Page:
In 1994 he accepted a position at the Boston-based Eaton Vance Corporation, one of the oldest financial services firms in the United States, where he served as vice president, treasurer and chief financial officer before retiring in 2007.
Steul’s activities with youth center around Boston’s Trinity Church, where he served as an officer from 1999 to 2005. The historic church, with a parish that dates back 275 years, is the parent organization of the Trinity Boston Foundation, which includes Trinity Boston Counseling Center and Trinity Excellence in Education Program (TEEP). Steul now serves on the board of the foundation and co-chairs the TEEP advisory committee.
“There are many youth-oriented programs in Boston, but TEEP is unique because we work with children year after year from seventh grade through high school and beyond.”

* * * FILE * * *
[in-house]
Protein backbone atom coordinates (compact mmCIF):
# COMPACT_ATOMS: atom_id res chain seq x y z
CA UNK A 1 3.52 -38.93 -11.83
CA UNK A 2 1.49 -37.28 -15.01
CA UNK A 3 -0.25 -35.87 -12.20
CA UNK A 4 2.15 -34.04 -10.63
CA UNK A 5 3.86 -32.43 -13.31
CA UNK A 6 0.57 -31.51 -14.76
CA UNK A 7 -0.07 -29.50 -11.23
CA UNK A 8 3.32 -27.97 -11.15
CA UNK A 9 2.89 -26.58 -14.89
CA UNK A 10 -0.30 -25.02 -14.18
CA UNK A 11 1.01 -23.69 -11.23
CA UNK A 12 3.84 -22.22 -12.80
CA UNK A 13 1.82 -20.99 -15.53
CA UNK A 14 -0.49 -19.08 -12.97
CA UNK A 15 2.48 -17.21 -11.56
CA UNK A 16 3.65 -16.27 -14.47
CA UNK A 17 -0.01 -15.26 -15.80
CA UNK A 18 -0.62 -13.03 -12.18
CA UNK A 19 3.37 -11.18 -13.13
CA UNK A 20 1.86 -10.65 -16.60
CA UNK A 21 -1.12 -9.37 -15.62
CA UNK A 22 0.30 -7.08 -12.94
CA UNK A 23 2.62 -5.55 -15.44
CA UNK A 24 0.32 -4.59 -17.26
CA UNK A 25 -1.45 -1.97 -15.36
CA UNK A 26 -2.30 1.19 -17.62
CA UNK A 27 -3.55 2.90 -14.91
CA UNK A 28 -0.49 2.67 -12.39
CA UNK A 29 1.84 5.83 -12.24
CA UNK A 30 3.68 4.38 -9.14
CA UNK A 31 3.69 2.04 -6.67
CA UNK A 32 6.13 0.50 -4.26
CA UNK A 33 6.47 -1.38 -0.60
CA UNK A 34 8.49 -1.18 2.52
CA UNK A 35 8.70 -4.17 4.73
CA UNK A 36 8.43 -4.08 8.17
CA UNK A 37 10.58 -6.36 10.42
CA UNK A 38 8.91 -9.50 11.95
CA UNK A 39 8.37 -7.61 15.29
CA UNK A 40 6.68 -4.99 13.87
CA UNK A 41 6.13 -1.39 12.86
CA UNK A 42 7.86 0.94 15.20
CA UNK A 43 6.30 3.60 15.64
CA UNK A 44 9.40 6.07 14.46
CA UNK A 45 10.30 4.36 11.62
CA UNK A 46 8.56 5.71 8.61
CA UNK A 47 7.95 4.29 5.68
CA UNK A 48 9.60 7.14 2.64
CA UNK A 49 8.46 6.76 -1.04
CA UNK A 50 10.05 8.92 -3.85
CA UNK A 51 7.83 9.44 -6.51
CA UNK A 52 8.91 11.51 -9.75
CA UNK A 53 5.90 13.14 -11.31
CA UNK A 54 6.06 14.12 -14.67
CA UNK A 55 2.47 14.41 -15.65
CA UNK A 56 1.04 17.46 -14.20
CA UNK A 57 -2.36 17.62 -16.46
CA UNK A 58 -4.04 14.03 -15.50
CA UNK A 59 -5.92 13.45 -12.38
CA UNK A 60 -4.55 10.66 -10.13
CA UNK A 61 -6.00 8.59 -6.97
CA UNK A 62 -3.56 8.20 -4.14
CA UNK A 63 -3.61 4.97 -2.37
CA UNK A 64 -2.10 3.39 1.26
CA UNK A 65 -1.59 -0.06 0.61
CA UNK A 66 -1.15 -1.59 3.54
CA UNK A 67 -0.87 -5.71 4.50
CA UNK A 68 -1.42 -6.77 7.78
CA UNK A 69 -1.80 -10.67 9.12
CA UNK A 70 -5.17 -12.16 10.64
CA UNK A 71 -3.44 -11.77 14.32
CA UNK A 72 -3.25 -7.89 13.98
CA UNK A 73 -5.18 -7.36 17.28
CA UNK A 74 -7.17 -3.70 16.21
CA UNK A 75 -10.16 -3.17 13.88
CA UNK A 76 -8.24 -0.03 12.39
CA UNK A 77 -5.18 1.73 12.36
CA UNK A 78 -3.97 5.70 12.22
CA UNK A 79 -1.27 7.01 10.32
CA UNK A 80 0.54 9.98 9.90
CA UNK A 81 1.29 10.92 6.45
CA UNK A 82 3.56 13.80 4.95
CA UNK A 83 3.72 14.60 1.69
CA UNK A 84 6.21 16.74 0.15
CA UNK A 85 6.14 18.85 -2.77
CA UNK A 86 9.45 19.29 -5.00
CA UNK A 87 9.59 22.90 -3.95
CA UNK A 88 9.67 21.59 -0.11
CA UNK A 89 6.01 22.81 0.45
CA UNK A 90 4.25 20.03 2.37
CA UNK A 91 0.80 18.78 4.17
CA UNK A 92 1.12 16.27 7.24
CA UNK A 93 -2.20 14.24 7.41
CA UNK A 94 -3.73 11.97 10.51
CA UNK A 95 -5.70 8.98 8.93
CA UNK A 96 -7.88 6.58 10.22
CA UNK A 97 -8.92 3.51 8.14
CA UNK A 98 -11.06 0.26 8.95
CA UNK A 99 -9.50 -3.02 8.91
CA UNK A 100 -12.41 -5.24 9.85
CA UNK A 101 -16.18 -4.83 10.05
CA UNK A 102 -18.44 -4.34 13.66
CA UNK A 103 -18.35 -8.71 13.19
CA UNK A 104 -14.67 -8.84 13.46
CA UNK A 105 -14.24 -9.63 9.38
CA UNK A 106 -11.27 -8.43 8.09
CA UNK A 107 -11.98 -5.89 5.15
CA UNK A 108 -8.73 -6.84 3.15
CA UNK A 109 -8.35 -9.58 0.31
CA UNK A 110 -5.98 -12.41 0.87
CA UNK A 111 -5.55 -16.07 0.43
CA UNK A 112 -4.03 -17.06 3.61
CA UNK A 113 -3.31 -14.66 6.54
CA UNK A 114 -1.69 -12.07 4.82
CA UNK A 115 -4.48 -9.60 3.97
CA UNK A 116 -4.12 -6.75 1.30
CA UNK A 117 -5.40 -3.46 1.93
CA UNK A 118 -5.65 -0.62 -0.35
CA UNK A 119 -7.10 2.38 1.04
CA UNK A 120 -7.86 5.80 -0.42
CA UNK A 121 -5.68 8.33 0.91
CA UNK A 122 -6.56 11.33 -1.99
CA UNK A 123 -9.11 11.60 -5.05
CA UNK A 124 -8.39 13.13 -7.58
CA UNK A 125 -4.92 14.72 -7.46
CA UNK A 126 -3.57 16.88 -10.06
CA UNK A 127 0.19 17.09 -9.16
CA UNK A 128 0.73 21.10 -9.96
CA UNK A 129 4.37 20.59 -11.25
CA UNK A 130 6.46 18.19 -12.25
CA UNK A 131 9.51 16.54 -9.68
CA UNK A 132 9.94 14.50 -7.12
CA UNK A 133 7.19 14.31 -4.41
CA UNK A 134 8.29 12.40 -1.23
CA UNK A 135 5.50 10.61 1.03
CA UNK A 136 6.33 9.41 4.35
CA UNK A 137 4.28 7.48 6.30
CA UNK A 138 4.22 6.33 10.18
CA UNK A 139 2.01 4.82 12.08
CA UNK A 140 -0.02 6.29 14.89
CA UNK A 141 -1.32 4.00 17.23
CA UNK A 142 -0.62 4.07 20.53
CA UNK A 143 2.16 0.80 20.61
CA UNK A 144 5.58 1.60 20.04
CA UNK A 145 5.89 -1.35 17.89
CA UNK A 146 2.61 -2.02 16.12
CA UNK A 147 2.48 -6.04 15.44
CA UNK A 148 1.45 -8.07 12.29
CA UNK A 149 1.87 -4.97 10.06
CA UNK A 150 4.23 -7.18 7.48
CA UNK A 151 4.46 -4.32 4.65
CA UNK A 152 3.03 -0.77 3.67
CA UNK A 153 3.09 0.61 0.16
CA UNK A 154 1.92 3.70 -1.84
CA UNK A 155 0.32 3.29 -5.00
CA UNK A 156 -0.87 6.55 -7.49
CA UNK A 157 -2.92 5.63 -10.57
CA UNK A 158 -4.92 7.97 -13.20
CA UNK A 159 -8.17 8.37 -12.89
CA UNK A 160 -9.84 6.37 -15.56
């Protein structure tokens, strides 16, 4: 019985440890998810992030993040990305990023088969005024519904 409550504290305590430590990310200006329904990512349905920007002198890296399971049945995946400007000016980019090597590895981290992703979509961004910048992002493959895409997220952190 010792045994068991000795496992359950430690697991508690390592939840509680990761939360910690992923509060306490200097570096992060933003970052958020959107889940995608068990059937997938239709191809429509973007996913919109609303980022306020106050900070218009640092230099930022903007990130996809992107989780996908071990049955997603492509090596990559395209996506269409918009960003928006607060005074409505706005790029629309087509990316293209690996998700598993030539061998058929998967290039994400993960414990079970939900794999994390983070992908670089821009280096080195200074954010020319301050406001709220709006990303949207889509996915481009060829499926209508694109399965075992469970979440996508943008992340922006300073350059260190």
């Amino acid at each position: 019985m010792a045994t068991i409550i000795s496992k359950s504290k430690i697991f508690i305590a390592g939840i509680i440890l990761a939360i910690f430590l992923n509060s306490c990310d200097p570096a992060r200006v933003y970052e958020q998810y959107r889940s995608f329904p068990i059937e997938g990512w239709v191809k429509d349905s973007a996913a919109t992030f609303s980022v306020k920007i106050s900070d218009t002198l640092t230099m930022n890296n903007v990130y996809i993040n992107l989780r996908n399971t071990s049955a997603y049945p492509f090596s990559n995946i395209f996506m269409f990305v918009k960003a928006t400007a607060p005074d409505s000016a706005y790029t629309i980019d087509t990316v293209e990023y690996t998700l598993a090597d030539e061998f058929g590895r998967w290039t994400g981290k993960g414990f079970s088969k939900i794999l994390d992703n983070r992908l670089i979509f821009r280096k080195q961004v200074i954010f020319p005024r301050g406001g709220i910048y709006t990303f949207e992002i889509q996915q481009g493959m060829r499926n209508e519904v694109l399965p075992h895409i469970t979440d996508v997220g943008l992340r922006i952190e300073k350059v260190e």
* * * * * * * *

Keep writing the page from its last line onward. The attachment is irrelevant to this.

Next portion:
TEEP is a free, out-of-school time program for Boston middle school and high school students, nearly all of whom need academic support and live in neighborhoods with higher-than-average levels of violence and poverty. The program’s core values, the “5 R’s”—respect, responsibility, restraint, reciprocity and redemption—underpin all activities to provide students with a model for academic success, a strong decision-making framework and guide for leading fulfilling lives.
Serving 100 students a year, TEEP takes a collaborative approach, working with parents, teachers and partners. Middle school students take part in a five-week summer program, two weekend retreats during the school year and a 12-week high school admissions preparation program for eighth graders to help them get into quality high schools. There are also empowerment groups for girls.